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Publisher's Summary

When those alien entities called "humans" sent their first exploration ship into Compact space, the traditional power alliances of the seven Compact races were catastrophically disrupted. And, giving shelter to Tully, the only surviving human, Pyanfar Chanur and her feline hani crew were pitched into the center of a galactic maelstrom, becoming key players in a power game which could cause an interstellar war, or bring the last hope for peace between eight barely compatible alien races.

©1987 C. J. Cherryh (P)2012 Audible, Inc.

What members say

Average Customer Ratings

Overall

  • 4.7 out of 5.0
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Story

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  • Story
  • Ellenaeddy
  • Chesterton, IN, United States
  • 01-15-13

A whirl of worlds.

This series is in many ways Cherryh's most accessible one. She takes on one species after another and makes them real as a dime. And comprehensible by their own lights. Without ever making them into humans with fur or feathers. It's a wonderful space opera, which I normally hate. But here, when the alliens are so alien and yet, somehow people you know, how can you resist?
Some whiny bits in the dialog. Listen to it and see what you think. It didn't ruin my enjoyment of the books.But you might feel differently.

2 of 2 people found this review helpful

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  • Performance
  • Story
  • Andrew
  • Baie dUrfe, Quebec, Canada
  • 01-17-18

Consistently good

What made the experience of listening to Chanur's Homecoming the most enjoyable?

I began reading the Chanur series and was spellbound and amazed how well it was done, especially considering the first book was written almost 40 years ago. I love the way you spent so much time living the stress and the decisions of the characters, and the depth and tangibility of the space travel

What other book might you compare Chanur's Homecoming to and why?

The expanse makes space travel feel as real, but was written more recently

What does Dina Pearlman bring to the story that you wouldn’t experience if you just read the book?

Good question, perhaps the voice of a mature woman brings out the main chr better than it would have otherwise

Did you have an extreme reaction to this book? Did it make you laugh or cry?

The very last moment of the book is quite moving

Any additional comments?

A truly excellent series. I feel bad-not-bad that it is truly a book and would not adapt to the screen, so should and must be enjoyed in its original format. It is a truly a book. The alien races, and the difficulty of any dealings between species is made very real. Space travel is given so much depth as to feel real, even viceral. One sees into the alien culture of the hani, retaining only enough distance to gain perspective. The fact that humankind have only become something to consider in the 3rd book, is an interesting use of identification.

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  • Jessica
  • Amherst, MA, USA
  • 09-26-17

One of my favorites

The Chanur books by C J Cherryh are ones I have read more than a few times. I thought I would enjoy listening to them, and indeed the stories are as interesting, the characters as well developed as I remember, but the narrator leaves much to be desired. She lacks preparation, her characterization voices are much the same for different characters within species or with stereotypical earthly accents for aliens, and she mispronounces words, most egregiously the name Skkukuk, which she turns into a confusing homonym with Sikkukkut, two different characters. I suggest listening to these books only after reading them because of this narrator’s performance.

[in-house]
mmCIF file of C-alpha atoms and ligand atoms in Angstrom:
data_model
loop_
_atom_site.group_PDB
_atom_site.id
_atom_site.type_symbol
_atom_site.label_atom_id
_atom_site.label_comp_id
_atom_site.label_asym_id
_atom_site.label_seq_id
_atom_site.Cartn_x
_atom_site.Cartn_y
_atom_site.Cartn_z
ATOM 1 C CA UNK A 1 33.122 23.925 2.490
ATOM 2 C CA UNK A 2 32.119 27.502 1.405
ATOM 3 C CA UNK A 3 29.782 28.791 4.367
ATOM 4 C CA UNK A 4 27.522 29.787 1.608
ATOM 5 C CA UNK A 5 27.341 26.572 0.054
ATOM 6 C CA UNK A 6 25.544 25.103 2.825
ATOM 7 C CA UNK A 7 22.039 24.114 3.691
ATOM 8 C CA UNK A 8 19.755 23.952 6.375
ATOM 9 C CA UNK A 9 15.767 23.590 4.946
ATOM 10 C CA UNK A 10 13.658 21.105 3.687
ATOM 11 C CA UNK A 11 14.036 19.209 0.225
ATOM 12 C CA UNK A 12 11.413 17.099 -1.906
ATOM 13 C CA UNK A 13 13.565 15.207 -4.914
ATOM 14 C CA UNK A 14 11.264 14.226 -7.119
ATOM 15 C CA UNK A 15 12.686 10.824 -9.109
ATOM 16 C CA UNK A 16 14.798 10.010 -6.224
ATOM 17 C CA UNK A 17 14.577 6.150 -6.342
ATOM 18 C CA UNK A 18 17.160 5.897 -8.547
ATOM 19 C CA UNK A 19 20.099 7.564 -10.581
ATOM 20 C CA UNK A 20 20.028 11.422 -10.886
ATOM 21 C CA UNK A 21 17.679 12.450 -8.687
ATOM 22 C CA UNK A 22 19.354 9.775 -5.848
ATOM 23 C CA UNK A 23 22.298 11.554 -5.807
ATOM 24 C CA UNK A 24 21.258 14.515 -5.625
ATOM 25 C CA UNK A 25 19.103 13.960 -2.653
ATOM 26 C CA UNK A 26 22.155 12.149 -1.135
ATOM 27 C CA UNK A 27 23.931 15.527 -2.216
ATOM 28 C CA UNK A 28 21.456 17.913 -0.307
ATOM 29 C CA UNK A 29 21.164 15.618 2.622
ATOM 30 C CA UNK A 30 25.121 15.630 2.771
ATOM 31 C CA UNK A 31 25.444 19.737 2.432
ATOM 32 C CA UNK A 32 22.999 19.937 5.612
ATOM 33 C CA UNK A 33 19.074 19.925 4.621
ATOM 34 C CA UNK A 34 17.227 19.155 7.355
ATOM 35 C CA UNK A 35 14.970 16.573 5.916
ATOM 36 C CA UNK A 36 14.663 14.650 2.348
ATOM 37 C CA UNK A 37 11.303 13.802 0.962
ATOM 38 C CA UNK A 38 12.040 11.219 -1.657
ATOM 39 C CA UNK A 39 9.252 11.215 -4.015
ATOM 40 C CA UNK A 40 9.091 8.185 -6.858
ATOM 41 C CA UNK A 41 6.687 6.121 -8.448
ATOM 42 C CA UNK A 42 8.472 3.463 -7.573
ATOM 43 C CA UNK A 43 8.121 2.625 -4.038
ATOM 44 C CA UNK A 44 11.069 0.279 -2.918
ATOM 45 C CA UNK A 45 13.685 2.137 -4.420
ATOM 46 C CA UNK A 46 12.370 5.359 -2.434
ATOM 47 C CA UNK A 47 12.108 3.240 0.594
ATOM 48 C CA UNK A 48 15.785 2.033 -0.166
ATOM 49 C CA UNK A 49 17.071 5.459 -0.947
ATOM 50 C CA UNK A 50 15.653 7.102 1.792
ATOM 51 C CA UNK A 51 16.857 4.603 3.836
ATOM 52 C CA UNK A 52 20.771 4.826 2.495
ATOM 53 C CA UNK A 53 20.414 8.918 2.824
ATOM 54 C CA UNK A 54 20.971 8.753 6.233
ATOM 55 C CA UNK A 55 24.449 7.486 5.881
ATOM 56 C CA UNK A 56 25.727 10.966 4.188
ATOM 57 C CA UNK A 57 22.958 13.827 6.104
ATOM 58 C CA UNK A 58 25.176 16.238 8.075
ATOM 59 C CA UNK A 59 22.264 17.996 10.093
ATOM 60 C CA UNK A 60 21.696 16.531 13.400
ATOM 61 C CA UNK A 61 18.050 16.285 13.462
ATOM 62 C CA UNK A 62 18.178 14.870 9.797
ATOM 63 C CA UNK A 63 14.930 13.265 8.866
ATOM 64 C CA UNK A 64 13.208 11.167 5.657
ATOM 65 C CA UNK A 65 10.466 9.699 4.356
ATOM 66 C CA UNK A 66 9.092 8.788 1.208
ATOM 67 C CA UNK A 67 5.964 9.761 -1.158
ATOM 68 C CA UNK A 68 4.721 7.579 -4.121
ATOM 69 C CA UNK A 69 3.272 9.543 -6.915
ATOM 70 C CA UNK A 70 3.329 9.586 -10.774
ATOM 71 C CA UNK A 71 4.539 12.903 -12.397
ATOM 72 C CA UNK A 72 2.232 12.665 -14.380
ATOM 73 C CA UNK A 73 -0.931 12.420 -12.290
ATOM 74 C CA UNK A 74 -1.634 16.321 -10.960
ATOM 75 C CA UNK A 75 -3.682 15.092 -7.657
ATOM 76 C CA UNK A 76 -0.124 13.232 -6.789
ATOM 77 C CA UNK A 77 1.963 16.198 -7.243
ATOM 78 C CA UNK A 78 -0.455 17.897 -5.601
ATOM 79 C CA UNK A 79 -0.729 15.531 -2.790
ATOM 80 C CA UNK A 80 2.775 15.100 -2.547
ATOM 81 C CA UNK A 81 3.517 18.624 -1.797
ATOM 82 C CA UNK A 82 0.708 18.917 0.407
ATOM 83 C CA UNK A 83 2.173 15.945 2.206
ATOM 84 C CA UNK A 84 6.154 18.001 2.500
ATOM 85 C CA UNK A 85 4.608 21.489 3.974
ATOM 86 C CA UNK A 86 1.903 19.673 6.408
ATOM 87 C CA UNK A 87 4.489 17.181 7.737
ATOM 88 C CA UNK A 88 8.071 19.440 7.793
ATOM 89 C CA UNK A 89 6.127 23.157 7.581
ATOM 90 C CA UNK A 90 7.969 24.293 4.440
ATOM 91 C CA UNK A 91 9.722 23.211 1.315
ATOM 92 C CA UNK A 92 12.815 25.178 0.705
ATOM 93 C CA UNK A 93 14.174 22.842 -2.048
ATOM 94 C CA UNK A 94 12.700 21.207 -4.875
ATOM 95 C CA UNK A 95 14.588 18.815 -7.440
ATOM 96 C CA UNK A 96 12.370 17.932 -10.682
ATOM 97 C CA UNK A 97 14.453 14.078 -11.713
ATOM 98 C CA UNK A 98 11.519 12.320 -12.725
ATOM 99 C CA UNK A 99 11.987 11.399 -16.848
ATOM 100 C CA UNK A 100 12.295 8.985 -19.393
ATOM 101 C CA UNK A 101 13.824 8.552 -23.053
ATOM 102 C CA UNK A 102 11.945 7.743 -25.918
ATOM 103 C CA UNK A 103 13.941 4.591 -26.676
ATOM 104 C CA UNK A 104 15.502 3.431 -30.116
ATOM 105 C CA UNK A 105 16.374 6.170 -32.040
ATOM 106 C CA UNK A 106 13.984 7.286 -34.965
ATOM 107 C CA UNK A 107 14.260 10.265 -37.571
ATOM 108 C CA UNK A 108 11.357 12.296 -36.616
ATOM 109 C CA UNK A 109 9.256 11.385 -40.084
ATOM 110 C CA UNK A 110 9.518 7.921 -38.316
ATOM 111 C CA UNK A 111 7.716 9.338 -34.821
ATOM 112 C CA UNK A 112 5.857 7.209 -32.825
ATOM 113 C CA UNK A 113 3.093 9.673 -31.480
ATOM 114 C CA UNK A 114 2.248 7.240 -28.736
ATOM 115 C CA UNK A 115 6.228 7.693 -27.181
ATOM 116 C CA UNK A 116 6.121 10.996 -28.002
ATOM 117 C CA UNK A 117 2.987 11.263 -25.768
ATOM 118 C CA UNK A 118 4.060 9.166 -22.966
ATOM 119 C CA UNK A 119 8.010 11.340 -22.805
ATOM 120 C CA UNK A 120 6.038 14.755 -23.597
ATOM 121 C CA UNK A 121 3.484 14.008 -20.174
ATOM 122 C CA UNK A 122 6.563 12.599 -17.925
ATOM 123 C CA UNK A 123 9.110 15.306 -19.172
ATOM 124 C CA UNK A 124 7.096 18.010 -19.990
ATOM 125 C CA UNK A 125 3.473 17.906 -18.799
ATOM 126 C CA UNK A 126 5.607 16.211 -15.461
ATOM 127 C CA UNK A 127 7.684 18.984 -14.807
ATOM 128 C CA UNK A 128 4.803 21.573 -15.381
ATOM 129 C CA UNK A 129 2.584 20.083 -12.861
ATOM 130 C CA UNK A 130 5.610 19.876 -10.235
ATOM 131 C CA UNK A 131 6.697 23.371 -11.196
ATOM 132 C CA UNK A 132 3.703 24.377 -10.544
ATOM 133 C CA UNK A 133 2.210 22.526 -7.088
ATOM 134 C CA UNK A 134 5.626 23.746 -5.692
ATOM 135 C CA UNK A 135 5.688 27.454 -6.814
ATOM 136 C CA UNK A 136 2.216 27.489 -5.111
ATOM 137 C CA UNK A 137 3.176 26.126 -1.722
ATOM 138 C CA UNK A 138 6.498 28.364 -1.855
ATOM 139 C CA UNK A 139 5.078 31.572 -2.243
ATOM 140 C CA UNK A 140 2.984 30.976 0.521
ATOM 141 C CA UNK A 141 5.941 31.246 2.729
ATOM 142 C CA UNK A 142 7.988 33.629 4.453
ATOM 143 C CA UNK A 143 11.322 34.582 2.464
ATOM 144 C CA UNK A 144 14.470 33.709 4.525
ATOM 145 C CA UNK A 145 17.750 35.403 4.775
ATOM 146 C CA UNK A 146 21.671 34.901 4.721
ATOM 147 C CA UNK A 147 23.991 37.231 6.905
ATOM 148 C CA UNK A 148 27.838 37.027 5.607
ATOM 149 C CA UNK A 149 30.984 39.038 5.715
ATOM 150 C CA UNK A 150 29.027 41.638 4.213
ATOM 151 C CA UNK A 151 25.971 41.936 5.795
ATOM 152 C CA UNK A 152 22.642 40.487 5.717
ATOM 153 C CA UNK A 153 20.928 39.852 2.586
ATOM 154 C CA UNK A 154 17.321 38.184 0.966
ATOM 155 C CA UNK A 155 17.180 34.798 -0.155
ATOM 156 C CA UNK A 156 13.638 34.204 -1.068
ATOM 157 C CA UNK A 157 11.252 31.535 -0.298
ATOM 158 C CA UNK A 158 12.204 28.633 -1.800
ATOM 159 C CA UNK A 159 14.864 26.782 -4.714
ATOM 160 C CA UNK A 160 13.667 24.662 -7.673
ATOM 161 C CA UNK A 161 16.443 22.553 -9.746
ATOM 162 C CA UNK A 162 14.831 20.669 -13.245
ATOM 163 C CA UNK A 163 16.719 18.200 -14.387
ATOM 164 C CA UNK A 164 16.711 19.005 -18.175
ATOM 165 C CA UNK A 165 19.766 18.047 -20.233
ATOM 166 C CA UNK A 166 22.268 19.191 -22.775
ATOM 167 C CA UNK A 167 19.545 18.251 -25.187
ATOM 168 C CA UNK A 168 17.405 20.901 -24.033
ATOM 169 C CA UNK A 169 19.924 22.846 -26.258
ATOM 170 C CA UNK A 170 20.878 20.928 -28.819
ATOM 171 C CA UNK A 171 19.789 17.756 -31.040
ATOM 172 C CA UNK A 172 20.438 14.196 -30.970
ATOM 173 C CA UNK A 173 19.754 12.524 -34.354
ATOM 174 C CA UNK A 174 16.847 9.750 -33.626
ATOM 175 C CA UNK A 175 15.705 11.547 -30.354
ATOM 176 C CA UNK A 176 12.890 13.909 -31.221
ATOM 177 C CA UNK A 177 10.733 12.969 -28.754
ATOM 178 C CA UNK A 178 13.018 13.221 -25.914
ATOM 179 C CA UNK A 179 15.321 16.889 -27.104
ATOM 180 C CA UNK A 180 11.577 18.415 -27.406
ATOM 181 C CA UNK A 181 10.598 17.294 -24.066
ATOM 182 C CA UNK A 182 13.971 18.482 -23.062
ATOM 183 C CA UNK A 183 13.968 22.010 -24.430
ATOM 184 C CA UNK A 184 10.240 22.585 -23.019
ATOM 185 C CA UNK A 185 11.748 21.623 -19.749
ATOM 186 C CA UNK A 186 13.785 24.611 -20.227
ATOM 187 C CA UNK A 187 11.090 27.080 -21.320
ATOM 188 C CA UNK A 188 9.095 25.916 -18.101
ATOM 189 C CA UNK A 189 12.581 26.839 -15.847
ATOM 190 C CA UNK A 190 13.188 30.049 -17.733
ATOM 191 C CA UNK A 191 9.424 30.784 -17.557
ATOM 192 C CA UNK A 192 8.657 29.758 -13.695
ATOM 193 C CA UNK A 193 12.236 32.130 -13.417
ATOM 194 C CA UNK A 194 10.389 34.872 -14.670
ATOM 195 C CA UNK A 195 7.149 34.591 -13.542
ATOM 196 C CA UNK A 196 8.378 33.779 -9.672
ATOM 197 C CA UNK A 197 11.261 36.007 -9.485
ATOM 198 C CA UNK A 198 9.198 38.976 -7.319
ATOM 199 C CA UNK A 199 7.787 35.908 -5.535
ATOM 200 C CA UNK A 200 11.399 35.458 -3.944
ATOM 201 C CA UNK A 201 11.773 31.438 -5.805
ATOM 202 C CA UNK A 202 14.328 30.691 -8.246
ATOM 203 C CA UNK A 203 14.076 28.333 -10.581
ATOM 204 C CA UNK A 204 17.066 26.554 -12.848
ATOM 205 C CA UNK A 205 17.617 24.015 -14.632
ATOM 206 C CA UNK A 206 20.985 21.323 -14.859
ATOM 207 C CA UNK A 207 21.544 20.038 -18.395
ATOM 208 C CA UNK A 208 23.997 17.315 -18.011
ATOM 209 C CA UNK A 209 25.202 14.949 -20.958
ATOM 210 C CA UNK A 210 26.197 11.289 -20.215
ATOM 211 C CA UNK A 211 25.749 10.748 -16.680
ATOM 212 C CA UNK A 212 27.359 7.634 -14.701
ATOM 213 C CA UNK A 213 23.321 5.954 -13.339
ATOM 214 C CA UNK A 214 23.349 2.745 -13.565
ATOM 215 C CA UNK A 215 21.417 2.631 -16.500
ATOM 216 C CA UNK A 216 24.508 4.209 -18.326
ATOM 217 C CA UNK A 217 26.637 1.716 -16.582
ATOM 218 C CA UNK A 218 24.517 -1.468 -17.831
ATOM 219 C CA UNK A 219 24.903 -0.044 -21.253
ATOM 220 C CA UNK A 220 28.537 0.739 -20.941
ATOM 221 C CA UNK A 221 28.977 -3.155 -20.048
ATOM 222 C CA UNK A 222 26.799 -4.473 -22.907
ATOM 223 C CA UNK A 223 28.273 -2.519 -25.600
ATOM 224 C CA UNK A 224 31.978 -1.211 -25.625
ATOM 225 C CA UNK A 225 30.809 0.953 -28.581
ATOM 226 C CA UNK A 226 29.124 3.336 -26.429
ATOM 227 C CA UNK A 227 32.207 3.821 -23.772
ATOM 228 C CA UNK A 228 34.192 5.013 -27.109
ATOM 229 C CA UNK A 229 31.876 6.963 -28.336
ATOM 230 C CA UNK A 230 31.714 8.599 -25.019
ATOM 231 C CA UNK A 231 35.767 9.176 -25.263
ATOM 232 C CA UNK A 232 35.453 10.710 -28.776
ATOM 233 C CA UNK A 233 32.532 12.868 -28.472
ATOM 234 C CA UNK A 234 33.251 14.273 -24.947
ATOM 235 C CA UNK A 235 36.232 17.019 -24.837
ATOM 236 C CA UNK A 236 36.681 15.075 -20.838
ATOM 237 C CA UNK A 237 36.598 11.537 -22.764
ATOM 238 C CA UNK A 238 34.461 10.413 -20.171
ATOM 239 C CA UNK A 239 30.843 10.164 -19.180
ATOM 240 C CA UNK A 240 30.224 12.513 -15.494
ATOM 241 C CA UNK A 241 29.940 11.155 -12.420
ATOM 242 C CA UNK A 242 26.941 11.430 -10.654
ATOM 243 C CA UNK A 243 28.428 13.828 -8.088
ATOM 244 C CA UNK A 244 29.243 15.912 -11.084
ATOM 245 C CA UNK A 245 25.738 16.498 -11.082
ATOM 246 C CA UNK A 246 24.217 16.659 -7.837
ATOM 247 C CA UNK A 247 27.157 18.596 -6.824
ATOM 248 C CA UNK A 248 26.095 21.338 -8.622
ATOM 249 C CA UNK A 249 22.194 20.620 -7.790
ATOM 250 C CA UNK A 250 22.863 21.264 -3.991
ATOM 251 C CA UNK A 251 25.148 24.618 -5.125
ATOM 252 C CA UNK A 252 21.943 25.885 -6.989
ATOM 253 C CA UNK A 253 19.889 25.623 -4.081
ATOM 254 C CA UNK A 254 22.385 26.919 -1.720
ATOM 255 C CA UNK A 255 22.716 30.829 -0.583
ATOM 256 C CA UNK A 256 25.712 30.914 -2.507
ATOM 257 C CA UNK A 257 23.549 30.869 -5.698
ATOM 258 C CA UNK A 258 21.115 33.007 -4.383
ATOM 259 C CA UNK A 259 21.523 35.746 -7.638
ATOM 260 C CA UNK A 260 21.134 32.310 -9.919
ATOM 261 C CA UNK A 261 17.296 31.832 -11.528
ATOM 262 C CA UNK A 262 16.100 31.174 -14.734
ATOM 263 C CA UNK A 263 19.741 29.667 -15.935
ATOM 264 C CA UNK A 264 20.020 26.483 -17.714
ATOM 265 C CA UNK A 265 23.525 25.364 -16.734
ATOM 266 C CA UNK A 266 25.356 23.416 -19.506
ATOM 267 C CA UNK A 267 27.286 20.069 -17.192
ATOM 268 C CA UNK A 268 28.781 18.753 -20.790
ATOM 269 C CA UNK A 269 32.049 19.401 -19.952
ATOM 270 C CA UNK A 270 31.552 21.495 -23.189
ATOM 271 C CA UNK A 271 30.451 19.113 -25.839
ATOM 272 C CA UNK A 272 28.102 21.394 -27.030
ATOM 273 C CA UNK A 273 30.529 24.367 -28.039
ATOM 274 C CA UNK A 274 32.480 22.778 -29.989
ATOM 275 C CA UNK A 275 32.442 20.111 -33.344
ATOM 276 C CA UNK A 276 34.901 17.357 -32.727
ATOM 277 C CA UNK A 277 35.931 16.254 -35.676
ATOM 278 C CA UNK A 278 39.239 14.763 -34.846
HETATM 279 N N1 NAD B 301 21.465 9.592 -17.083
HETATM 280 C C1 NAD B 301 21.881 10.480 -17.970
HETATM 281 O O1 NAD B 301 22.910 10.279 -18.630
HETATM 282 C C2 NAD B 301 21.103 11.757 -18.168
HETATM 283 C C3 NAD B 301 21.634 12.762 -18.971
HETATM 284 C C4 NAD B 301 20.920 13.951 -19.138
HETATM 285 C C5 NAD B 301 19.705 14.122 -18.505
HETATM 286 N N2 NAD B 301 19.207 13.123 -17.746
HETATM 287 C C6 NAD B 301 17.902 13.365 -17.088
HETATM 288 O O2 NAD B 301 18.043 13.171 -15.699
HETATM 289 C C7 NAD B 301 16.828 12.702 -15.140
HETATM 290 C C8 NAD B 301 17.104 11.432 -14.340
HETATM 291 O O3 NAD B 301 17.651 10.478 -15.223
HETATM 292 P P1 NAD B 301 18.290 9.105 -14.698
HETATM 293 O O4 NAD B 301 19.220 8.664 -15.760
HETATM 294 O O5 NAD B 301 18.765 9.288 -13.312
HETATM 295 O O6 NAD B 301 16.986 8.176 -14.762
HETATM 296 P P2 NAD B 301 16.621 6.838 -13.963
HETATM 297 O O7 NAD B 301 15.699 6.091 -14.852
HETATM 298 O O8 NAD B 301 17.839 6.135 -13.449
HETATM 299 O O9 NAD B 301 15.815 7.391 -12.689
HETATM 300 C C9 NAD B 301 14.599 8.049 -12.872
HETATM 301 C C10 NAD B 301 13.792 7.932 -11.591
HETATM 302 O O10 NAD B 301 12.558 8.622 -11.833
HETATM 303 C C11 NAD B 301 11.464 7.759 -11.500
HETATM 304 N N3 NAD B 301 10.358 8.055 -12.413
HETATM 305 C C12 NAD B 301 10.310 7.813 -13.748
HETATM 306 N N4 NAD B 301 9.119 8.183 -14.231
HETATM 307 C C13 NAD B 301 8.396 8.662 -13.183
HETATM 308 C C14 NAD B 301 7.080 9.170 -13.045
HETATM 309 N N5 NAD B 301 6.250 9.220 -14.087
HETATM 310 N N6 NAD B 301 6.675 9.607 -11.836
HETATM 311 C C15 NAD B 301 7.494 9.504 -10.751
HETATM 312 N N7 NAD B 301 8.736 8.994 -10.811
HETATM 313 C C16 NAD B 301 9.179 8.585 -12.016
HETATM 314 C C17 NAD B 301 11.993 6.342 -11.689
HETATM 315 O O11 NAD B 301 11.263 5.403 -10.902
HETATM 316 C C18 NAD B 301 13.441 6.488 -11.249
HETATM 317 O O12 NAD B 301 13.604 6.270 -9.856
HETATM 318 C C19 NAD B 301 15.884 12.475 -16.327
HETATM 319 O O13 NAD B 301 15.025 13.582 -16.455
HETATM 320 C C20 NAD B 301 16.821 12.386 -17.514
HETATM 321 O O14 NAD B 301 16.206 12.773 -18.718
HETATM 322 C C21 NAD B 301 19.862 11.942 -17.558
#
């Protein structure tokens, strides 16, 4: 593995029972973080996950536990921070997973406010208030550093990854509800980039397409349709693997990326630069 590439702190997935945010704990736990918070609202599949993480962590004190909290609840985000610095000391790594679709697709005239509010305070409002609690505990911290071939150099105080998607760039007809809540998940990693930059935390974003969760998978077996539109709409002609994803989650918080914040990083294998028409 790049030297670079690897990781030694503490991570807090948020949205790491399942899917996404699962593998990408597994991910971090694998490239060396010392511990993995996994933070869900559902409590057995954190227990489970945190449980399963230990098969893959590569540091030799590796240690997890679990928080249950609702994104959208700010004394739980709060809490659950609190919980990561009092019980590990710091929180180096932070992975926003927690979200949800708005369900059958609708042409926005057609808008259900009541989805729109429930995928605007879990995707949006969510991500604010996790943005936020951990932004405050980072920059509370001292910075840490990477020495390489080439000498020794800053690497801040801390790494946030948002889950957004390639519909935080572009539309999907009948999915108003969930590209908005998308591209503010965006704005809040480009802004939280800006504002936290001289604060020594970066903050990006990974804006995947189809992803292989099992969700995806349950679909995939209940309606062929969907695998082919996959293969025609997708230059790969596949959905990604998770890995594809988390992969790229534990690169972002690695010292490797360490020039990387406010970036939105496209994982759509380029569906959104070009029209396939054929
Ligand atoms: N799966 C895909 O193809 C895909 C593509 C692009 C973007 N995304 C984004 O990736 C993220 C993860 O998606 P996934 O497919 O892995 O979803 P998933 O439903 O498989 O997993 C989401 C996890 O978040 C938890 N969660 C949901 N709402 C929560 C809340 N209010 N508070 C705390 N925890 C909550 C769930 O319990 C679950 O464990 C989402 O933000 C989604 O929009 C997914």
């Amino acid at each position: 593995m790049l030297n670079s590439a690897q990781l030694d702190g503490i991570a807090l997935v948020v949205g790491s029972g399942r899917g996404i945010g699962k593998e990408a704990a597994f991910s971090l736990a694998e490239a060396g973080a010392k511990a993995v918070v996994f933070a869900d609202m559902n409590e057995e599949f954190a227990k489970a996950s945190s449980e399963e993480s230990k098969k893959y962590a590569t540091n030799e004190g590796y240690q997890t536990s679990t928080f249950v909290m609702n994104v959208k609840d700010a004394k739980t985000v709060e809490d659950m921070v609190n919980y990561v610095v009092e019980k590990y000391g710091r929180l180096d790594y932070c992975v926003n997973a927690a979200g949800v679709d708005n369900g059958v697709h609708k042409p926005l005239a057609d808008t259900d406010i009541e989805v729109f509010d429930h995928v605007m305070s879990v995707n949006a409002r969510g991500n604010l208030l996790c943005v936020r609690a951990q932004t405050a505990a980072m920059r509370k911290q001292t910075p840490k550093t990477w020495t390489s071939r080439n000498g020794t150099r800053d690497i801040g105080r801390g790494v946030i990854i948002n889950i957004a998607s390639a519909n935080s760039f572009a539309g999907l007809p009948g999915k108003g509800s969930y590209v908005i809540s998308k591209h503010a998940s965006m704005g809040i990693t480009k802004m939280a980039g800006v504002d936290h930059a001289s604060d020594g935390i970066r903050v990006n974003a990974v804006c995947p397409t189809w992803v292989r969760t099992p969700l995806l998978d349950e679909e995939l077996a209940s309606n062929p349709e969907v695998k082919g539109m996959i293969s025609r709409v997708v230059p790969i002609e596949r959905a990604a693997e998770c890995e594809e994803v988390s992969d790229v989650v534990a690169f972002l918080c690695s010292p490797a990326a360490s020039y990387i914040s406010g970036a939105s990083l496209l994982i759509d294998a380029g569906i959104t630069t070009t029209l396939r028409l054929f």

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  • Performance
  • Story

The whole series is a great listen

If you could sum up Chanur's Homecoming in three words, what would they be?

Very satisfying conclusion.

Who was your favorite character and why?

Pyanfar, and sometimes her kif ally. The human is interesting, but you see him through hani eyes, which is a bit of a novelty.

What does Dina Pearlman bring to the story that you wouldn’t experience if you just read the book?

I have read all the books several times and I still enjoyed the audiobooks immensely. If anything, this reading helps carry you through some of the more complex plot aspects at a suitable pace, and they make more sense this way, more say, than if you are plodding through by yourself, with interruptions. It was always the characters, the humour and the dialogue that got me involved and this is brought out well in the audio version. Cherryh is the only sci-fi author I've found who can do humour like this.

This series of audiobooks would be a very good way for a non-SF fan to try the genre, although it might leave them with unrealistic expectations :-)

Was there a moment in the book that particularly moved you?

The final scenes, with Pyanfar and the young male spacer.

Any additional comments?

I wonder how the author would describe the ship's communications tools if she were writing today? All we know about the timing of this story is that it is set in a distant future when humans are wondering the stars, so it's a bit of a pity their tech feels a bit 1980s. Still well worth reading or listening to though and it's a series you can keep coming back to. I wish Cherryh would write some more of them. And we are about ready for a movie as well.

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love the books as well

The narrator brings the story to life and adds depth to an already excellent story and series